There are currently 47 countries designated by the United Nations as the least developed countries, entitling them to aid, preferential market access and special technical assistance, among other concessions. The least developed countries are distributed among the following regions:
(a) Africa (33): Angola, Benin, Burkina Faso, Burundi, Central African Republic, Chad, Comoros, Democratic Republic of the Congo, Djibouti, Eritrea, Ethiopia, Gambia, Guinea,
Guinea-Bissau, Lesotho, Liberia, Madagascar, Malawi, Mali, Mauritania, Mozambique, Niger, Rwanda, Sao Tome and Principe, Senegal, Sierra Leone, Somalia, South Sudan, Sudan, Togo, Uganda,
United Republic of Tanzania and Zambia
(b) Asia (9): Afghanistan, Bangladesh, Bhutan, Cambodia, Lao People’s Democratic Republic, Myanmar, Nepal, Timor-Leste and Yemen
(c) Caribbean (1): Haiti
(d) Pacific (4): Kiribati, Solomon Islands, Tuvalu and Vanuatu
Note: The boundaries shown and the designations used on this map do not imply official endorsement or acceptance by the United Nations.
The list of the least developed countries is reviewed every three years by the Economic and Social Council of the United Nations, based on recommendations made by the Committee for Development Policy. Since the category was defined 45 years ago, five countries have graduated from least developed country status, as follows: Botswana, December 1994; Cabo Verde, December 2007; Maldives, January 2011; Samoa, January 2014; and Equatorial Guinea, June 2017.
In March 2012, the Committee for Development Policy recommended the graduation of Tuvalu. However, in the absence of consideration by the Economic and Social Council, this recommendation has not come into effect.
In March 2015, the Committee recommended the graduation of Angola by virtue of the income-only graduation rule (see below).
Vanuatu is scheduled to graduate in December 2020.
Establishment of the list of the least developed countries, and graduation from least developed country status
The following three criteria were considered by the Committee for Development Policy in the latest review of the list in March 2015:
(a) Income, based on a three-year average estimate of the gross national income per capita, with a threshold of $1,035 for inclusion on the list and a threshold of $1,242 for graduation
(b) Human assets, based on the composite Human Assets Index, composed of the following indicators: nutrition (percentage of the population that is undernourished); health (child mortality rate and maternal mortality ratio); school enrolment (gross secondary school enrolment ratio); and literacy (adult literacy rate)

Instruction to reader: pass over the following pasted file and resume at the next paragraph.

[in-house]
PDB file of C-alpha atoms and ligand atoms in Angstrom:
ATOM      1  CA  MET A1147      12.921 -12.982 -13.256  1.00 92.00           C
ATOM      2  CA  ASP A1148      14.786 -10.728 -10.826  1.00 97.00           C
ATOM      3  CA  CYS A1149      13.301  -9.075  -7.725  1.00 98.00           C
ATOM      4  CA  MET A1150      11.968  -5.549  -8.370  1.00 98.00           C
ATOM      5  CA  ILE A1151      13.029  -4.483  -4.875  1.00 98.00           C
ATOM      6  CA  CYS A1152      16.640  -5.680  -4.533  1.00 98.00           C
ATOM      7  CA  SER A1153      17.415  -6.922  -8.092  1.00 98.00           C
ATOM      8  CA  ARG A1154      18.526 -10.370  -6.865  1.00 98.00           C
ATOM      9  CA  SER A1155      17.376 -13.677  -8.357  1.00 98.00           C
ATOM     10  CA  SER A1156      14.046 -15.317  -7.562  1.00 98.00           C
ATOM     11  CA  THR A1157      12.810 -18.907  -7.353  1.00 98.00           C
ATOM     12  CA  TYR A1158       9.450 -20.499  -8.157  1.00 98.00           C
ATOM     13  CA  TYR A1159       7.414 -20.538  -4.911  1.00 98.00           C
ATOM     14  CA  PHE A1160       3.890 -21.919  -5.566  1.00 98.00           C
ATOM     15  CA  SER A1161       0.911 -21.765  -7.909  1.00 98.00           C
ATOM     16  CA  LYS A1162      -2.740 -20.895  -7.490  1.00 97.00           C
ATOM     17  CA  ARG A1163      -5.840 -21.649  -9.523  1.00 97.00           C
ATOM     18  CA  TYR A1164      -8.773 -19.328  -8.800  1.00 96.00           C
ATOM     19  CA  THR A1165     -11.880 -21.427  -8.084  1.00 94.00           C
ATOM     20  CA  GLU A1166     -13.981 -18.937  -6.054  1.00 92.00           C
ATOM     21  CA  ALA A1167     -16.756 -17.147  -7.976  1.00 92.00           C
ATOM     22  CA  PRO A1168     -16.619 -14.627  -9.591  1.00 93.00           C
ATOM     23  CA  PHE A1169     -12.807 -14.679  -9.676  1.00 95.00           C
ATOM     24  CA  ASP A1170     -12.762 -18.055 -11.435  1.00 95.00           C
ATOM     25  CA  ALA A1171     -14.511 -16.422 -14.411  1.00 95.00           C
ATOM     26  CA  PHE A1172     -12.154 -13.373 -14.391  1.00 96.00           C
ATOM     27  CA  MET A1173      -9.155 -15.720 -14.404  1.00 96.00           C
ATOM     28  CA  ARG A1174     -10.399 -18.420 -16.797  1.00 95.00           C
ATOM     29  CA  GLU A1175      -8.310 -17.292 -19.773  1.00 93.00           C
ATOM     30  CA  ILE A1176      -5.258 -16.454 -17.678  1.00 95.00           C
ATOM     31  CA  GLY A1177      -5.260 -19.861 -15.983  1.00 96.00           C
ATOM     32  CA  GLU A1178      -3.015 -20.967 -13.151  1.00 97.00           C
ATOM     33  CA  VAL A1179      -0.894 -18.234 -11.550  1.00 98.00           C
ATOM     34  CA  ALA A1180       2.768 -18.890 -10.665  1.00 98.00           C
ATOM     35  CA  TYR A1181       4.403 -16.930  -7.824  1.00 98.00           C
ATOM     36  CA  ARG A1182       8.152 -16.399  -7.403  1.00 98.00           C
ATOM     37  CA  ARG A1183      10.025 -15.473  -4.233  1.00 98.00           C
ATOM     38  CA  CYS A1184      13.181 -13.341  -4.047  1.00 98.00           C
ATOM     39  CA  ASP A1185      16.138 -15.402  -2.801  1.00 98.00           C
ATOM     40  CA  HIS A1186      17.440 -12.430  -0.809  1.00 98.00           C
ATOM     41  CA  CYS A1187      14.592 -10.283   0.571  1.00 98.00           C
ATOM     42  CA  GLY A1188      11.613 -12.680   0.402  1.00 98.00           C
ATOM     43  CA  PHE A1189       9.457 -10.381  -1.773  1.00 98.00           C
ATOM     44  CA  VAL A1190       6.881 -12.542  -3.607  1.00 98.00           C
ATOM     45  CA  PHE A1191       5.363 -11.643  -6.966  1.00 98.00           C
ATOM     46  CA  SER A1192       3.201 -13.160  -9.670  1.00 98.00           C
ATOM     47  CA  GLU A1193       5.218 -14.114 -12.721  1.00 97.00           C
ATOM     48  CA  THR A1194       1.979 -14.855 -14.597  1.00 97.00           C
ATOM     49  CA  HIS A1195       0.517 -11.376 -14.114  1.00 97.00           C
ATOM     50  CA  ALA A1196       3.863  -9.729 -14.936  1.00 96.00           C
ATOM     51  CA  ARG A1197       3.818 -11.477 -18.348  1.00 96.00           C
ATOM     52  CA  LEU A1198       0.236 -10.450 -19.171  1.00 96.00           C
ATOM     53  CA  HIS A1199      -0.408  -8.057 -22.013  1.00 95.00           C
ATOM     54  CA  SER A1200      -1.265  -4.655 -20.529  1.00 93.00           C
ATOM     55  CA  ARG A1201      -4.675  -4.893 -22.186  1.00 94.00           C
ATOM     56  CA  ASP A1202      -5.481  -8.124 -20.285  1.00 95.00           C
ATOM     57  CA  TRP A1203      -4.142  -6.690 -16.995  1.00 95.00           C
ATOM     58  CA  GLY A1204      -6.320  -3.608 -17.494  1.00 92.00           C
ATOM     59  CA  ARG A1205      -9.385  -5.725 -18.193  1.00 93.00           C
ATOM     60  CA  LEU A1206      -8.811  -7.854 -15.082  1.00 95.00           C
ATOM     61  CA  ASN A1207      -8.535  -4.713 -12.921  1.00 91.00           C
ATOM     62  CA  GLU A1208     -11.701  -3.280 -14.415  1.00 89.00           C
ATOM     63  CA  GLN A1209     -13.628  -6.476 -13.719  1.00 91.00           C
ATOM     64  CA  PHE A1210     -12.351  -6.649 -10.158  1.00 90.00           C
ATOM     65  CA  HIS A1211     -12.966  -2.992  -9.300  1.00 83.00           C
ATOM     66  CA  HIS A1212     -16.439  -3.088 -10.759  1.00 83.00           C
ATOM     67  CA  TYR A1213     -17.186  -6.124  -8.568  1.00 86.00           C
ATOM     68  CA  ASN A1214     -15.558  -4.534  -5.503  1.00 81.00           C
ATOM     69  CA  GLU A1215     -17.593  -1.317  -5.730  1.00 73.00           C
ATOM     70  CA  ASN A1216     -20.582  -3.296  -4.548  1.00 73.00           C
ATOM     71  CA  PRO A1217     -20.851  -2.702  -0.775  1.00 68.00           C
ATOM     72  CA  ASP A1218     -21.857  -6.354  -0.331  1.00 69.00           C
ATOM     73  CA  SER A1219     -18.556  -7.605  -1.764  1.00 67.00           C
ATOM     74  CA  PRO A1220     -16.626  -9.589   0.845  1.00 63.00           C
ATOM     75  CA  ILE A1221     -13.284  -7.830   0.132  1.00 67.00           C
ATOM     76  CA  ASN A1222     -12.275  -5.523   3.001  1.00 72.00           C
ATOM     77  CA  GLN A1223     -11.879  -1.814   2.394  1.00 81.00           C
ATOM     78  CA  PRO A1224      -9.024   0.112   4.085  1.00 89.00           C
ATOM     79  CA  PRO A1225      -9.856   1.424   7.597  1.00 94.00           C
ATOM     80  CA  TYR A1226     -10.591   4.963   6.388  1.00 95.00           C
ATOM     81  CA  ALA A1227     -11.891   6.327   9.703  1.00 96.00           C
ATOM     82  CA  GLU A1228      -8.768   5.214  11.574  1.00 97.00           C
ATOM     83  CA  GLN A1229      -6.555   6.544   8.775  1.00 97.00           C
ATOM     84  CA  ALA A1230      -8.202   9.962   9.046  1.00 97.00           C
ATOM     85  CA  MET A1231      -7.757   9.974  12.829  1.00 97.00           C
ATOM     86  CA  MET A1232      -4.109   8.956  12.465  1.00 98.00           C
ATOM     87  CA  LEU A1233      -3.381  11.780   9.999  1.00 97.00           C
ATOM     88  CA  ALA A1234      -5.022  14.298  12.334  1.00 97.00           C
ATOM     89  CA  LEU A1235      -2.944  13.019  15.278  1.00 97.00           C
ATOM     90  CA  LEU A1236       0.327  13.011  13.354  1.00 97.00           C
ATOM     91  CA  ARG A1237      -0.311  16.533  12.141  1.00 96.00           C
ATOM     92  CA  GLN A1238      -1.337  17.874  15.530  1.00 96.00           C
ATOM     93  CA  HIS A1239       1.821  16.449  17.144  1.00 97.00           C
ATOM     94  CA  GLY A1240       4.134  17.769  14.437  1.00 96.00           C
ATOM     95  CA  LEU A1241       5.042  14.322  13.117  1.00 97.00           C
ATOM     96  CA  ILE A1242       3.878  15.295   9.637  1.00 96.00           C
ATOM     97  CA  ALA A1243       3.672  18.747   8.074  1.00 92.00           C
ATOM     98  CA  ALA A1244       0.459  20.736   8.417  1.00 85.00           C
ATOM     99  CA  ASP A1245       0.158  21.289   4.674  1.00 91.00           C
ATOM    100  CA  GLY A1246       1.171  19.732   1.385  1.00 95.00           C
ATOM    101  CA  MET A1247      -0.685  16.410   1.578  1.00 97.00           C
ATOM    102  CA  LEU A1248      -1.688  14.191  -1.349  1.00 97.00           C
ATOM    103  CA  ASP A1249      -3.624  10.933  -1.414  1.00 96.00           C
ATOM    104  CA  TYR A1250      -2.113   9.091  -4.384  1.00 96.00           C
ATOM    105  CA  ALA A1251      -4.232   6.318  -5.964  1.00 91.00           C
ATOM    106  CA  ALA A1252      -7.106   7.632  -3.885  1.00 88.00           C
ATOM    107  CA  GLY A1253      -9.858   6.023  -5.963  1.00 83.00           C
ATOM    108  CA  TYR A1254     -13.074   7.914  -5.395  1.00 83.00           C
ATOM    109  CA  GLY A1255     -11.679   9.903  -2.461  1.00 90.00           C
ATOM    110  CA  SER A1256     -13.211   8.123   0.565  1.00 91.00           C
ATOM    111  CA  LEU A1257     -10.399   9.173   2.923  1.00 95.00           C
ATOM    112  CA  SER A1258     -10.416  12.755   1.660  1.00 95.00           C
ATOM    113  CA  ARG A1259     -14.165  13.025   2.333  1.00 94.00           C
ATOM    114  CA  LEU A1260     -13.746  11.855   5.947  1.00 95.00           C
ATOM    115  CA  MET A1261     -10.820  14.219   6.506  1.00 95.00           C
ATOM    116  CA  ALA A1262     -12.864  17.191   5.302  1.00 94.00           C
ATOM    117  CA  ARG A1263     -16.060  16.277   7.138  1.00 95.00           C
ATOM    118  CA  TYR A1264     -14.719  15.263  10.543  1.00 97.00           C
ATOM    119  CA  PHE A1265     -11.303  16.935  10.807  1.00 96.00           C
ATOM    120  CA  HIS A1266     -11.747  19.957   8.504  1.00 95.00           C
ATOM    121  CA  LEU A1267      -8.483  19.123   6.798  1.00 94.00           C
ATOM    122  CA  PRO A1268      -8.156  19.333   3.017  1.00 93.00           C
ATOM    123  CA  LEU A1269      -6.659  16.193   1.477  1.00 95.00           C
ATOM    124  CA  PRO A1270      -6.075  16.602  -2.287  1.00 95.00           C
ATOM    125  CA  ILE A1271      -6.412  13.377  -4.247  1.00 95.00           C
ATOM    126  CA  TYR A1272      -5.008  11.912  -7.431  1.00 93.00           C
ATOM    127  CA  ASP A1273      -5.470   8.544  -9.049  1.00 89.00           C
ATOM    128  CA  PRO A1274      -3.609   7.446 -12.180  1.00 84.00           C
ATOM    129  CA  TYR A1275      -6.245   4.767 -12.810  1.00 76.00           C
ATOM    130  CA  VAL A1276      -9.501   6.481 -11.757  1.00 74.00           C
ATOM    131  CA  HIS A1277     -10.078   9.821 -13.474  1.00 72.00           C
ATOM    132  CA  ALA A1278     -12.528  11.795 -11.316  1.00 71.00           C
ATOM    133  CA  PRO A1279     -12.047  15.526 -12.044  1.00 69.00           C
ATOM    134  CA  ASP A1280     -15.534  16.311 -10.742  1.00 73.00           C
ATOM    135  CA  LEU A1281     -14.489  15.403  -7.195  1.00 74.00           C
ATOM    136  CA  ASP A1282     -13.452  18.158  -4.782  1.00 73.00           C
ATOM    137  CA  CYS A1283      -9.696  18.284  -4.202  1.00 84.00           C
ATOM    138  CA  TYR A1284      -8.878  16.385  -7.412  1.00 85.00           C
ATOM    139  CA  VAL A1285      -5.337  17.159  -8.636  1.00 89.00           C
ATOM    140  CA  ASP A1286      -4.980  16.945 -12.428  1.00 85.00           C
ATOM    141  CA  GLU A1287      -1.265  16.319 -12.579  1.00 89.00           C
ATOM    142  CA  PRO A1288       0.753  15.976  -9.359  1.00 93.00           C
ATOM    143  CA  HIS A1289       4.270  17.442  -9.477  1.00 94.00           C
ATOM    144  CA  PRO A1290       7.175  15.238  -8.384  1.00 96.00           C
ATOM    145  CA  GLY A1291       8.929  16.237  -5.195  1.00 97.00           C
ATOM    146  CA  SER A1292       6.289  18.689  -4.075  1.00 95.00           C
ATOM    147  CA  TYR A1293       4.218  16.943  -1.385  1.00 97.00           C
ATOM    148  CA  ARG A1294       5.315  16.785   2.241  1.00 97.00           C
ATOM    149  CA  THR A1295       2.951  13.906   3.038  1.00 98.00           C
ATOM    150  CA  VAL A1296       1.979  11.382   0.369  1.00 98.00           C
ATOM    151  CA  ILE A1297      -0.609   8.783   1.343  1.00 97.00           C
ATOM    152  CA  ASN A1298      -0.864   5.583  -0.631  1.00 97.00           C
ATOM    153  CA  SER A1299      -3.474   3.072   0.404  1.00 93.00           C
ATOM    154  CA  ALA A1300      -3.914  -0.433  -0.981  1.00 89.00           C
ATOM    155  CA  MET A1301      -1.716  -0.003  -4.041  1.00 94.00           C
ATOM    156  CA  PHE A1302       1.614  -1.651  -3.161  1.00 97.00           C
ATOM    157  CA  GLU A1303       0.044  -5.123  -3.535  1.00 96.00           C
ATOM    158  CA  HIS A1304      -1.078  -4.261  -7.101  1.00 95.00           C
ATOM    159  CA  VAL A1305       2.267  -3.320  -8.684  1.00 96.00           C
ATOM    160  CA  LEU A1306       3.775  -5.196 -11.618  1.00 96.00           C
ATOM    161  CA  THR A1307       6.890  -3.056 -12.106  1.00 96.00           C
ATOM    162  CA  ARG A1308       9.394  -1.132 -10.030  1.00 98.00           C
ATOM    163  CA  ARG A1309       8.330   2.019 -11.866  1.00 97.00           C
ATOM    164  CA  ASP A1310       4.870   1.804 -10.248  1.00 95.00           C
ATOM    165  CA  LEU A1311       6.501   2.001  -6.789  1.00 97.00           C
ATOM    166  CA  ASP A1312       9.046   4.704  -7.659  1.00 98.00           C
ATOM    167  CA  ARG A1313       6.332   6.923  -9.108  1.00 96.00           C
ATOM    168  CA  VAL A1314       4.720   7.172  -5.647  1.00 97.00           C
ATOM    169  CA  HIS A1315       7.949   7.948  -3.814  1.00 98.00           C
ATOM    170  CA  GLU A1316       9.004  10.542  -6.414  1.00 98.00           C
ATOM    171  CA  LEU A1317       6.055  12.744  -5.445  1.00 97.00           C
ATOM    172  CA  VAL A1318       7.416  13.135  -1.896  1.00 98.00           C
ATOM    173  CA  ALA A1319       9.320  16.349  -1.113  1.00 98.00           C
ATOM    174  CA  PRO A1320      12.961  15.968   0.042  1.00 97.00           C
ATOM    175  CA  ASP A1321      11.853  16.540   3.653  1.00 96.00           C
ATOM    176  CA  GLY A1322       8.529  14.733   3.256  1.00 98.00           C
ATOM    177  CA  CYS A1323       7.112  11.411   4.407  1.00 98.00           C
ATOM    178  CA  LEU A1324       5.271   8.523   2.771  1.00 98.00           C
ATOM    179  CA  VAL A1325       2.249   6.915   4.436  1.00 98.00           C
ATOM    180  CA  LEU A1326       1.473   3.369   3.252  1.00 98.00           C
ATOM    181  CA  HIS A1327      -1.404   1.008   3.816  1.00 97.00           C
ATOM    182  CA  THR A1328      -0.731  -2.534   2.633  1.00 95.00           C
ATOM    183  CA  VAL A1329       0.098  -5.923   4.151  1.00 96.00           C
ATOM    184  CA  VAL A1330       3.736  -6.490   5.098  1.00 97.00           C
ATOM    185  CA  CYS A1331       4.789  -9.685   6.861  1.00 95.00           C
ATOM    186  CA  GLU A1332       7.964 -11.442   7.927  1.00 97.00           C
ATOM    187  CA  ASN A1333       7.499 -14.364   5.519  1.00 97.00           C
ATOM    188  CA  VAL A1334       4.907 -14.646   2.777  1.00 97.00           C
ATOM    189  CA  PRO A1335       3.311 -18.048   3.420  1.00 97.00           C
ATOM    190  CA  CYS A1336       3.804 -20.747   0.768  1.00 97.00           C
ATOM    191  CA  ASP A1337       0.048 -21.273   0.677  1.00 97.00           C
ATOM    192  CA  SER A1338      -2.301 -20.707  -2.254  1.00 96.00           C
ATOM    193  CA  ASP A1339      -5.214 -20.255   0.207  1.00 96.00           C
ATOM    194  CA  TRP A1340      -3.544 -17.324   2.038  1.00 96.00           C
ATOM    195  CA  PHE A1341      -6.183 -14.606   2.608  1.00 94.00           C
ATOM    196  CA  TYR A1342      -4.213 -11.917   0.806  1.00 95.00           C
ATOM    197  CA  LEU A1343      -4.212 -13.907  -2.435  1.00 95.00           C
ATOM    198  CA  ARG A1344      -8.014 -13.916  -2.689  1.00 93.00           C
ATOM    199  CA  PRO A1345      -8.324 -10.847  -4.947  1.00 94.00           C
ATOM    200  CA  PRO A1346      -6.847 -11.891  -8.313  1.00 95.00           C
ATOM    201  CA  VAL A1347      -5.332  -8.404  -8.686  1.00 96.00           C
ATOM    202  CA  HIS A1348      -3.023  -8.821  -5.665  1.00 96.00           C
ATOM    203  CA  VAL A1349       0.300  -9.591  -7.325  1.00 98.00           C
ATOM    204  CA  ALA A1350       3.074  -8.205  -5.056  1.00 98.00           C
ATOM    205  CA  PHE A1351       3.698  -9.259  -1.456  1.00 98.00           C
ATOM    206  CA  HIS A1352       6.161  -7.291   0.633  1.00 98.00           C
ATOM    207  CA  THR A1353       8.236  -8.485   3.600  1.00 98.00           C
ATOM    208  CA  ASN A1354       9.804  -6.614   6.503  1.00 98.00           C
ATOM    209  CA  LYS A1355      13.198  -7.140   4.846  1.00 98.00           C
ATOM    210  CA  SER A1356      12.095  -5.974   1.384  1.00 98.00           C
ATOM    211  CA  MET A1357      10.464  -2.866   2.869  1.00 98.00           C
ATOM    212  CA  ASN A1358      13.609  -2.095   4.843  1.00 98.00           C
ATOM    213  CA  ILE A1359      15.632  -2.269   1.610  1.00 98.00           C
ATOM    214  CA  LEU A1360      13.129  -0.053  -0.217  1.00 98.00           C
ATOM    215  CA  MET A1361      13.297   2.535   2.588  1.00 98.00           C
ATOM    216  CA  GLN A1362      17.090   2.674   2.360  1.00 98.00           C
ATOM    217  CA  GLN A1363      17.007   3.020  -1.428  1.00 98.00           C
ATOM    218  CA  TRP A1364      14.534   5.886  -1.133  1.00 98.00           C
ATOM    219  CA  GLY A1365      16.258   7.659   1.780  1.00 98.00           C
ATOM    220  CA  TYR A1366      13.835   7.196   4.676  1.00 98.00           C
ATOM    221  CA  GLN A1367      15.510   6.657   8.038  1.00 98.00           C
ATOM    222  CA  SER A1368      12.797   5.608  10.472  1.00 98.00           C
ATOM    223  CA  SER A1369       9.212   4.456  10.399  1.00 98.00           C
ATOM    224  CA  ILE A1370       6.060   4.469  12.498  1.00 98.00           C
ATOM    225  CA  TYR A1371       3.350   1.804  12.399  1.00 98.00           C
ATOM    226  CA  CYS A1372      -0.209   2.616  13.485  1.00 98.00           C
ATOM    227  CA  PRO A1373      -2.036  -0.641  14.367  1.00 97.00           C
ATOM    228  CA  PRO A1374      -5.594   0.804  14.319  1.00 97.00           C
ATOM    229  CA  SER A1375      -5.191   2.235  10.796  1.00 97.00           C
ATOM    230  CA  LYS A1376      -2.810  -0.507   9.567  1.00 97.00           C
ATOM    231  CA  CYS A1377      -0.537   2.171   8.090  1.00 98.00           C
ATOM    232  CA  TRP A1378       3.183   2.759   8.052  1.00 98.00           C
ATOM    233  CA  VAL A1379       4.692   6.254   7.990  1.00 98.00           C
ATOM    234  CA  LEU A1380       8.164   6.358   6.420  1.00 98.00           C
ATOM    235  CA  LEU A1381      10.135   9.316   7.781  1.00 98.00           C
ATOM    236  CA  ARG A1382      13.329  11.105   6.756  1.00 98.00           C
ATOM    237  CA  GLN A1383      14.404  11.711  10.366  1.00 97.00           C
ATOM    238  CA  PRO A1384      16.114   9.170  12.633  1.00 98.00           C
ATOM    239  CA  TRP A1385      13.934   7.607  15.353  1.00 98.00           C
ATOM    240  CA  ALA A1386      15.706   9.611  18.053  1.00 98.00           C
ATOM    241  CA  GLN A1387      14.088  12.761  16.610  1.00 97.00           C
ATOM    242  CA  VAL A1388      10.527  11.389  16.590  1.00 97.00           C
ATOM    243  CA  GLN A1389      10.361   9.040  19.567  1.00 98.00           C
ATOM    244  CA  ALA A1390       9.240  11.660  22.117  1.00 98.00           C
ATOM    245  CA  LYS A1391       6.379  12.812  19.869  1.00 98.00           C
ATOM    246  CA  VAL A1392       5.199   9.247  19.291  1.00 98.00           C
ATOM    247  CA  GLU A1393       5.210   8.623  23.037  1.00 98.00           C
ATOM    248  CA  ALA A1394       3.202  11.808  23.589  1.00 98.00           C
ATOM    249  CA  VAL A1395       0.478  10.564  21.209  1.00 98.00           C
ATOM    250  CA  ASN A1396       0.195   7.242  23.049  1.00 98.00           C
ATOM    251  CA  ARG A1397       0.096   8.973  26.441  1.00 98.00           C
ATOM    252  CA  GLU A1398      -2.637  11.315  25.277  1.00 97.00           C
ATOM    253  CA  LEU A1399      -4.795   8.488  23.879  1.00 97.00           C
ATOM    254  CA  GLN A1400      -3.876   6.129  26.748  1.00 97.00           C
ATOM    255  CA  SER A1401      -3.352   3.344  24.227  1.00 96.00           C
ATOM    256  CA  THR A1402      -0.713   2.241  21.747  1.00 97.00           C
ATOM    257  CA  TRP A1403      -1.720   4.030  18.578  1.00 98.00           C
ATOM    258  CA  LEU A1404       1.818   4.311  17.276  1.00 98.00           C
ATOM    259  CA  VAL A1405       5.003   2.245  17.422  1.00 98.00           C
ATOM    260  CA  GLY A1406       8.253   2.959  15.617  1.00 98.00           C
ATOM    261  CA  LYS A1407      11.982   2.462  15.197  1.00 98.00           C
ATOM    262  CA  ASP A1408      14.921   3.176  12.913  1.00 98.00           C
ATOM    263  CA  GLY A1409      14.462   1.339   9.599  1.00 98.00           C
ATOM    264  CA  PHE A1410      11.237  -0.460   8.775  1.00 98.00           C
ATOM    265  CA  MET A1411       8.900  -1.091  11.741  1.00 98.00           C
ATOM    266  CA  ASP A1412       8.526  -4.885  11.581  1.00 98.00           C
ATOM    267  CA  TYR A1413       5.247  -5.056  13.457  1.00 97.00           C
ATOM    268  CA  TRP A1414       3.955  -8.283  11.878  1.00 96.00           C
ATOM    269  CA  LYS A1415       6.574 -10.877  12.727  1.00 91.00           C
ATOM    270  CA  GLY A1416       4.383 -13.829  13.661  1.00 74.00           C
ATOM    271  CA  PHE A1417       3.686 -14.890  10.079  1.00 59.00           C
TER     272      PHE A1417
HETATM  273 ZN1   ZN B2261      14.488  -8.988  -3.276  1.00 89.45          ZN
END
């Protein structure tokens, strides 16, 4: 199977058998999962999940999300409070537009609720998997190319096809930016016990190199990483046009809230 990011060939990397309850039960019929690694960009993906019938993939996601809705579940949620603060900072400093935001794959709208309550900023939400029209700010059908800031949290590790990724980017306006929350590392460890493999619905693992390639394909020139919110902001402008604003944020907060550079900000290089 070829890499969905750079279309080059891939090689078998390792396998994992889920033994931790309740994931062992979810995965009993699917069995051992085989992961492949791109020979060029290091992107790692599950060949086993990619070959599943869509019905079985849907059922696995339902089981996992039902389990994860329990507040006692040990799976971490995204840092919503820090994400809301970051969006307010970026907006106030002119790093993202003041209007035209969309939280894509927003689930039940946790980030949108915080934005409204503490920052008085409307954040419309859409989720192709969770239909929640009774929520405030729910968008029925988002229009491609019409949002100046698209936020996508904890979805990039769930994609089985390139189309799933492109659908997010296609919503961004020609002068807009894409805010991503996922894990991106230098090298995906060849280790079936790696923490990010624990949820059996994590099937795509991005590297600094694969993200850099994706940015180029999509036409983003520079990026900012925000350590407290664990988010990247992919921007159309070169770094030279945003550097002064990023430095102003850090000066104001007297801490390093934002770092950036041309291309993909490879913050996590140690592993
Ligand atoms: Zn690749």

(c) Economic vulnerability, based on the composite Economic Vulnerability Index, composed of the following indicators: natural shocks (instability of agricultural production and share of the population that have been victims of natural disasters); trade-related shocks (instability of exports of goods and services); physical exposure (share of the population in low elevation coastal areas); economic exposure (share of agriculture, hunting, forestry and fishing in gross domestic product, and merchandise export concentration); size (population); and location (remoteness)
For all three criteria, different thresholds are used for identifying States for inclusion on the list and States recommended for graduation. A country qualifies for inclusion if it meets the thresholds under all three criteria and does not have a population greater than 75 million.
A country normally qualifies for graduation from least developed country status if it has met the graduation thresholds under at least two of the three criteria during the period covered by at least two consecutive reviews of the list. However, if the per capita gross national income of a least developed country has risen to a level that is at least double that of the graduation threshold, the country is deemed eligible for graduation regardless of its performance under the other two criteria (the income-only graduation rule).